Considerations for Autistic Mothers

autistic mothers

Motherhood has dominated my conscious thought lately (especially mothering infants) since the birth of my fourth child last week. Mothering a newborn brings both exceptional joys and significant challenges for neurotypical and autistic mothers alike. I hadn’t thought about the challenges unique to women on the spectrum until I interviewed Lana Grant who has written a book on this topic and consults with autistic women. She will be sharing some of her advice with us next week. Since then I’ve read more about this special stage of life and learned how it uniquely impacts women on the spectrum.

Knowing You’re An Autistic Mother

Some autistic women have written that knowing about their own diagnosis helped them prepare for and cope with the challenges of new motherhood. On the other hand, those who weren’t aware they were on the spectrum struggled more with feelings of fatigue, isolation, and depression. Knowing about an autism diagnosis and how it specifically impacts an individual is useful for new mothers as well as in so many other areas of life. Autistic mothers of new babies who are aware of their diagnosis can better prepare for the sleepless, demanding road ahead full of sensory overload and possible post-partem depression.

The issues and suggestions below are from autistic mothers who have lived this beautiful challenge.

Autistic Mothers and Socialization/Communication

Some autistic mothers report difficulties with the social expectations of entering the motherhood identity. In her article “Motherhood: Autistic Parenting,” Cynthia Kim explains “Being a mom is an inherently social activity.” Moms are expected to socialize their toddlers, and with this expectation comes the pressure to join mom groups or set up regular playdates, which not all new moms are comfortable with. Additionally, teaching children social behaviors may be more difficult if the mom on the spectrum struggles with this herself. Mothers of school-aged children may also find it intimidating communicating with teachers or other education professionals. All of this stress can lead to feelings of isolation and a lack of confidence in parenting skills. But these issues plague moms both on and off the spectrum, and we parents tend to judge ourselves too harshly.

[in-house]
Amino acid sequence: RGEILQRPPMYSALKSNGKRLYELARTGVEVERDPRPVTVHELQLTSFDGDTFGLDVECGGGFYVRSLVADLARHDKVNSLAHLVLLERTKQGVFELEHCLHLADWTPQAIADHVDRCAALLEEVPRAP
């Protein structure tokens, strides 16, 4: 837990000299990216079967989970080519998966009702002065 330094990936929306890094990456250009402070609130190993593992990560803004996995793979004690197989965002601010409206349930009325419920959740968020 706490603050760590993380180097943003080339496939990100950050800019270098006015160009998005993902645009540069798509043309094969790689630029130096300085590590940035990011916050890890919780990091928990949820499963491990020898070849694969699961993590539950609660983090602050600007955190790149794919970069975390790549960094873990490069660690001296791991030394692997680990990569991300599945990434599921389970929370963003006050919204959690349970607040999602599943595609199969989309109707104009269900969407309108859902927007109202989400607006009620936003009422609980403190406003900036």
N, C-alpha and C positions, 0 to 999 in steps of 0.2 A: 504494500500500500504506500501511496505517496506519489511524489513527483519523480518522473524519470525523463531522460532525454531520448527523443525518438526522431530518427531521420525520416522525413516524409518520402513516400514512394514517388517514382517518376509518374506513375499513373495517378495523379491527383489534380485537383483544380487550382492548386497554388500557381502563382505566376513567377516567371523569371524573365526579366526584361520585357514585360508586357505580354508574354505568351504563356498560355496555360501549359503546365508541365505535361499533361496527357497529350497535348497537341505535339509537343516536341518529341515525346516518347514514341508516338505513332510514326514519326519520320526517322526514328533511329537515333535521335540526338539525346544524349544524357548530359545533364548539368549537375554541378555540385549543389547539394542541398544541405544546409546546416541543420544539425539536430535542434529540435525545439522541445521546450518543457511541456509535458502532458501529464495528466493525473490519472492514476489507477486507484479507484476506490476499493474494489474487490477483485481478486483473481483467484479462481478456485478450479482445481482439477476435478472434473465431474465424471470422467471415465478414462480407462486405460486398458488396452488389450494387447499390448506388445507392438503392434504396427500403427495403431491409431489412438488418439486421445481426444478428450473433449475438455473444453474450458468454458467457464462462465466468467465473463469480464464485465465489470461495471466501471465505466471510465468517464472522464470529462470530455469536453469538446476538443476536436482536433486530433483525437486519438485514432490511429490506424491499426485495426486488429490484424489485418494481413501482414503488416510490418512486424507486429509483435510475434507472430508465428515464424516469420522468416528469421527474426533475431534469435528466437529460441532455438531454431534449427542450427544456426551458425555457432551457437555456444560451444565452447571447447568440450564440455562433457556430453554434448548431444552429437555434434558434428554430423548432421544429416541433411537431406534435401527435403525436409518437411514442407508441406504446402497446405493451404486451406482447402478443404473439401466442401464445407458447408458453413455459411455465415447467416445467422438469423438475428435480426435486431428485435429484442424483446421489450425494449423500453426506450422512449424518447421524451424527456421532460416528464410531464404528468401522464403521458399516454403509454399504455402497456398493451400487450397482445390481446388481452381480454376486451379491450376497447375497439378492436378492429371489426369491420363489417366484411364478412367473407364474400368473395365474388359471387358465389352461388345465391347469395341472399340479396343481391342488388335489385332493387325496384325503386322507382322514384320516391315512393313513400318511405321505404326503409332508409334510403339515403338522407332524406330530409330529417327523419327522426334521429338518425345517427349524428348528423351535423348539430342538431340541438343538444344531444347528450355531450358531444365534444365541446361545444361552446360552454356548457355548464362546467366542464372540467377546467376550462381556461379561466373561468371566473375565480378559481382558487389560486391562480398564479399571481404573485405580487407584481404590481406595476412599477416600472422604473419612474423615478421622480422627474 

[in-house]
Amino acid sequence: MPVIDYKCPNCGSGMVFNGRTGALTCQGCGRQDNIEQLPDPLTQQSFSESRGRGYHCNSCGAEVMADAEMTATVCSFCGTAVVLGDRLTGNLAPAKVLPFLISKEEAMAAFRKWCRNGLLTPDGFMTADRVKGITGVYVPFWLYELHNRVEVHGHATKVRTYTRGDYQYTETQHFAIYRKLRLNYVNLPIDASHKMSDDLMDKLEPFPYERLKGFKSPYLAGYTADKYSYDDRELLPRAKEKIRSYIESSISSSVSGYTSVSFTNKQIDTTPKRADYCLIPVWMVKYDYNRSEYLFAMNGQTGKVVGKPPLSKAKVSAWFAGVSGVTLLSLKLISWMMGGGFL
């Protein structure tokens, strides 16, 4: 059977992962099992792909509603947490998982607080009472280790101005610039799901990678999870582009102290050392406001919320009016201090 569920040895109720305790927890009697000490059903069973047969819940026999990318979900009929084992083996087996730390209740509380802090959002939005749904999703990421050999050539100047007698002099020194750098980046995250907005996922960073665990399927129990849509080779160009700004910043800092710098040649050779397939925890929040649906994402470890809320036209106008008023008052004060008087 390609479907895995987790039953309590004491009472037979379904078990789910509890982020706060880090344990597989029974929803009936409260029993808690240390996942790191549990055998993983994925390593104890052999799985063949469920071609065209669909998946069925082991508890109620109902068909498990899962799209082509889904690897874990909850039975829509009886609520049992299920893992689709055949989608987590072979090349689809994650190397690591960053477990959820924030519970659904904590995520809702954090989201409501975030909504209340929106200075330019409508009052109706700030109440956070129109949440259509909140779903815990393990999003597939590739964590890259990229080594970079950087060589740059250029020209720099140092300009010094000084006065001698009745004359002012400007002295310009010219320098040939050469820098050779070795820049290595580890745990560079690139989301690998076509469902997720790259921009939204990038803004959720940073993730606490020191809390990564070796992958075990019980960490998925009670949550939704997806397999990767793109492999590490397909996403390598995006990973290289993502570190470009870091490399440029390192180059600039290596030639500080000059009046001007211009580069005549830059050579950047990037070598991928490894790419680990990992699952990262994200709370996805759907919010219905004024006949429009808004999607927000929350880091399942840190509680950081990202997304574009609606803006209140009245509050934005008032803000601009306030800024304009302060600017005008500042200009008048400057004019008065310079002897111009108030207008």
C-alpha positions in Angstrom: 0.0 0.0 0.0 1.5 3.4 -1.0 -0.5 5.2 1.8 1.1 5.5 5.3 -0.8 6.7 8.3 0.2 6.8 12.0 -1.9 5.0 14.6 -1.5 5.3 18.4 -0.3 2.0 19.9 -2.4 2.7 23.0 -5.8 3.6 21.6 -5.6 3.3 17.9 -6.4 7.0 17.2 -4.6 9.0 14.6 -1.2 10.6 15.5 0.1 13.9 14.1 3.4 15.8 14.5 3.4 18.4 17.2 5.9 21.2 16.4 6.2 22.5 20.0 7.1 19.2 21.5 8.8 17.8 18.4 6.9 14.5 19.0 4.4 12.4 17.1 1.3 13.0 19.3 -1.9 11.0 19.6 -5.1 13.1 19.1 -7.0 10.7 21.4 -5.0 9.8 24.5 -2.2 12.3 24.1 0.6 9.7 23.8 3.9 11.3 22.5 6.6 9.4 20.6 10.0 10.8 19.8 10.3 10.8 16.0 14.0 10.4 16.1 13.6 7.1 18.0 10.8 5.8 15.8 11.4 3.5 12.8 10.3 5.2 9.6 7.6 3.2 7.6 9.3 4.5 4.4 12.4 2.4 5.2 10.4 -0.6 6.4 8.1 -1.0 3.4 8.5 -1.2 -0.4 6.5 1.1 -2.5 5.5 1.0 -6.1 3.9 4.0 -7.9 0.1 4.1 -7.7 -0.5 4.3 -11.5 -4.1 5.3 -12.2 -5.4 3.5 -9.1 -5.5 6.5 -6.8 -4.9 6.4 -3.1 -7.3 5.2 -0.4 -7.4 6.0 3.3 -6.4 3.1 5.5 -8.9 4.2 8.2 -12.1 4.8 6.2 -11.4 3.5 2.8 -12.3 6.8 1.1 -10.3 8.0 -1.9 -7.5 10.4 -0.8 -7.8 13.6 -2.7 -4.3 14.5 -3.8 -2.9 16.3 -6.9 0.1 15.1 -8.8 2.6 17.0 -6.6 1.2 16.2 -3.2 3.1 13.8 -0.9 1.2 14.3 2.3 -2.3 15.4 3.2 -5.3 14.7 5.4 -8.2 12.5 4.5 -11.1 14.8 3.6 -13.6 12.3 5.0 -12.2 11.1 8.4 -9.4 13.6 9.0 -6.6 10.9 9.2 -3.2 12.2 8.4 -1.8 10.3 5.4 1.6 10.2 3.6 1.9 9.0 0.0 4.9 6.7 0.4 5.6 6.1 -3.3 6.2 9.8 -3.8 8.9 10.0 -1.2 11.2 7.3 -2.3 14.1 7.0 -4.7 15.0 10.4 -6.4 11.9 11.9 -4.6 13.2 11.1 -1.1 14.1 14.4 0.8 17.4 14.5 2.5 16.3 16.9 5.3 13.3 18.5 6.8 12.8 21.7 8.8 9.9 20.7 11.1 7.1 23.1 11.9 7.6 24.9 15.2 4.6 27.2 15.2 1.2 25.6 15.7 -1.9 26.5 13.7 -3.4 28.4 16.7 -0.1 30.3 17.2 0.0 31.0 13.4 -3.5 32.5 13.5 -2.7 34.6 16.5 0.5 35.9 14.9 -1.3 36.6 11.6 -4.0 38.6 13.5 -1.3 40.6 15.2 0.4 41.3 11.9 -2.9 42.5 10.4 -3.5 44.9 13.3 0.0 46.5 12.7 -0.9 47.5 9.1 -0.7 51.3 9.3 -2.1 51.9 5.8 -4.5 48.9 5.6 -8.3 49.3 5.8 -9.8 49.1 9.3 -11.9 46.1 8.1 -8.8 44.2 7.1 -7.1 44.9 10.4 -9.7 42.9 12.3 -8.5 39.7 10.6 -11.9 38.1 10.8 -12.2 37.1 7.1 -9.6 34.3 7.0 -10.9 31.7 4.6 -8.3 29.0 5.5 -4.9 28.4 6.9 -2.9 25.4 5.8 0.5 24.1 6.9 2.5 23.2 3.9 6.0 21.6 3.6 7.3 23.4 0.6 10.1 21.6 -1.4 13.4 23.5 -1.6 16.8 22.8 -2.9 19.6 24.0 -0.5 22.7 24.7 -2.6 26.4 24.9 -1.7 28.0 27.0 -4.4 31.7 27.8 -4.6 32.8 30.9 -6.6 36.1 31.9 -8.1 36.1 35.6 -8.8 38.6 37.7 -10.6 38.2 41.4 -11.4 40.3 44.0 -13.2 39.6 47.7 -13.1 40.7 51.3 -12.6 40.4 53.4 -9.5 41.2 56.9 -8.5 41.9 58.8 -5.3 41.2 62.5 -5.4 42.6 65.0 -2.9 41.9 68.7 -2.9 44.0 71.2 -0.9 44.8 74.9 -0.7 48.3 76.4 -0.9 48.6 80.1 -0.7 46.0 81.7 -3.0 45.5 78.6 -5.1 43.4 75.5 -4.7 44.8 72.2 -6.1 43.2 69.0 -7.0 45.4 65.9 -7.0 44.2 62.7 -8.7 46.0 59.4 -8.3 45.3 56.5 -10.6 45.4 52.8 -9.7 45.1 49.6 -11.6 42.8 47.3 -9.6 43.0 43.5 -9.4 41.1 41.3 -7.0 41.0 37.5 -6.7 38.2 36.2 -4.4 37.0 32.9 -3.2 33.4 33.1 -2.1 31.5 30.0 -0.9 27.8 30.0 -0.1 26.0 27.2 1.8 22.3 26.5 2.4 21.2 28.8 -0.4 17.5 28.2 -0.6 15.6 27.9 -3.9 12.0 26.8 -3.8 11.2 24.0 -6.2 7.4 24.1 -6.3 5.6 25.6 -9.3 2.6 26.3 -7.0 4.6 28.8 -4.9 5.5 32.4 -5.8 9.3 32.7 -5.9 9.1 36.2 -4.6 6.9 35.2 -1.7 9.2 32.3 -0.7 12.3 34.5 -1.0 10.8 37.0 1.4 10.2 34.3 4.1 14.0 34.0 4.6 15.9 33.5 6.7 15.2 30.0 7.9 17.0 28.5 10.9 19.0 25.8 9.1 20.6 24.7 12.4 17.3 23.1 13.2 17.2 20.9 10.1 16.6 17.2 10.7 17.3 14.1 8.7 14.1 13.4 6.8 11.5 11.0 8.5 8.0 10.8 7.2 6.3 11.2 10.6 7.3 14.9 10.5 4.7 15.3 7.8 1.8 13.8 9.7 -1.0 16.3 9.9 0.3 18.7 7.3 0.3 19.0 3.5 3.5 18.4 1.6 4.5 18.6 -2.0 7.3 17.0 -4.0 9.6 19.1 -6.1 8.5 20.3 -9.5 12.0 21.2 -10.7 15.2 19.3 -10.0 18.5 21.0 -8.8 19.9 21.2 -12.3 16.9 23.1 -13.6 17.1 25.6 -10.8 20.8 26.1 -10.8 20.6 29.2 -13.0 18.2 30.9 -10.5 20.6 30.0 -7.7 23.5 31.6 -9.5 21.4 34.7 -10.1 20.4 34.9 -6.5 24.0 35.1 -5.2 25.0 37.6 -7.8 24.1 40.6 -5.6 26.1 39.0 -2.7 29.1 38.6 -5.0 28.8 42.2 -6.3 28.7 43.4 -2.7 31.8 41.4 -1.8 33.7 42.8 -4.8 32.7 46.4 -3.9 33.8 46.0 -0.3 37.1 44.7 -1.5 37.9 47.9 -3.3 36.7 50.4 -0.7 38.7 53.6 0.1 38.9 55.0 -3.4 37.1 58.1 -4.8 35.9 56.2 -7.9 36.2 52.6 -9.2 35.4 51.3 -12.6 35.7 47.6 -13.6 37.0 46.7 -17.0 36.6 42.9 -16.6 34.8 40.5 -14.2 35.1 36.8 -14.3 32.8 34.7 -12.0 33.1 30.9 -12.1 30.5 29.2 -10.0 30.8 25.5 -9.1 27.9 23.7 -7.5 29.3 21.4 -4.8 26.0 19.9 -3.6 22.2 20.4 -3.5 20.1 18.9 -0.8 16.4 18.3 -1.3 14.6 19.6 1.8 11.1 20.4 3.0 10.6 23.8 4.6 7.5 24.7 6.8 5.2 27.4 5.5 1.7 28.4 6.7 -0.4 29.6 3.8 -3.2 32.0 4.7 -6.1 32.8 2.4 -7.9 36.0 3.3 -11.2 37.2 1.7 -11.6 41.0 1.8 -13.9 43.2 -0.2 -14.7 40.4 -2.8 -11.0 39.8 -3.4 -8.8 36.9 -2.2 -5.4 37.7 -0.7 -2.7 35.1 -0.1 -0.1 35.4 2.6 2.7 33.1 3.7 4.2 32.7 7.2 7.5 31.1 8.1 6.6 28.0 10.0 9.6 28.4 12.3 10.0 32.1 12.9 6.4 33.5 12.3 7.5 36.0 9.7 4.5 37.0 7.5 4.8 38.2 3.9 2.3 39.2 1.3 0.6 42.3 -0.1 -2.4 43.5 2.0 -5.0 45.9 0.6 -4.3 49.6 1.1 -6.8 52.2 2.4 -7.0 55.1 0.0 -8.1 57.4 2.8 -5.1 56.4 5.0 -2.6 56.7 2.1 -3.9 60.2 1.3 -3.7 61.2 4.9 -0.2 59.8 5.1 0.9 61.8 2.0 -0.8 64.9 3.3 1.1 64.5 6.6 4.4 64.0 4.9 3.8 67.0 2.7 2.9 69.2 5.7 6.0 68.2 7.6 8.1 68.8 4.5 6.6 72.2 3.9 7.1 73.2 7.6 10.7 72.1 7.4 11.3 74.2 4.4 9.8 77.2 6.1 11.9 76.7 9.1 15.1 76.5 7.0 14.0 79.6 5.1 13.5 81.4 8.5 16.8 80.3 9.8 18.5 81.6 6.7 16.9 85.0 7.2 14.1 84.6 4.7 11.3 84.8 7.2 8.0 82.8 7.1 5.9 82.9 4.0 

Some Suggestions for New Autistic Mothers

If your autistic daughter is planning on welcoming a new baby soon, consider discussing these tips with her or helping her try to implement them.

  • Try to plan for breaks when possible. See if there is a family or community member who might be able to make regular visits so you can rest.
  • Look for other autistic mothers to socialize with either through an organized group or anyone you may know or hear about. These women will better understand your experiences and may be able to offer you support neurotypical family and friends cannot.
  • Look for parenting classes. Autistic mothers have said they could benefit from structured parenting coaching or mentorship programs.
  • Find a parent advocate to help communicate with your child’s school.
  • Develop routines that might be calming for both you and your baby, such as rocking in a chair, walking outside, swimming, or listening to music.
  • Read what other women on the spectrum are saying about motherhood. A few suggestions are listed in the Resources section at the end of this post.

While many of the challenges of motherhood affect women both on and off the spectrum, understanding and being sensitive to the unique needs and struggles of the autistic mothers in your life will help them transition smoother into this wonderful role.


Resources for Autistic Mothers page has a listing of 6 different posts related to being a mother on the spectrum.

From Here to Maternity by Lana Grant

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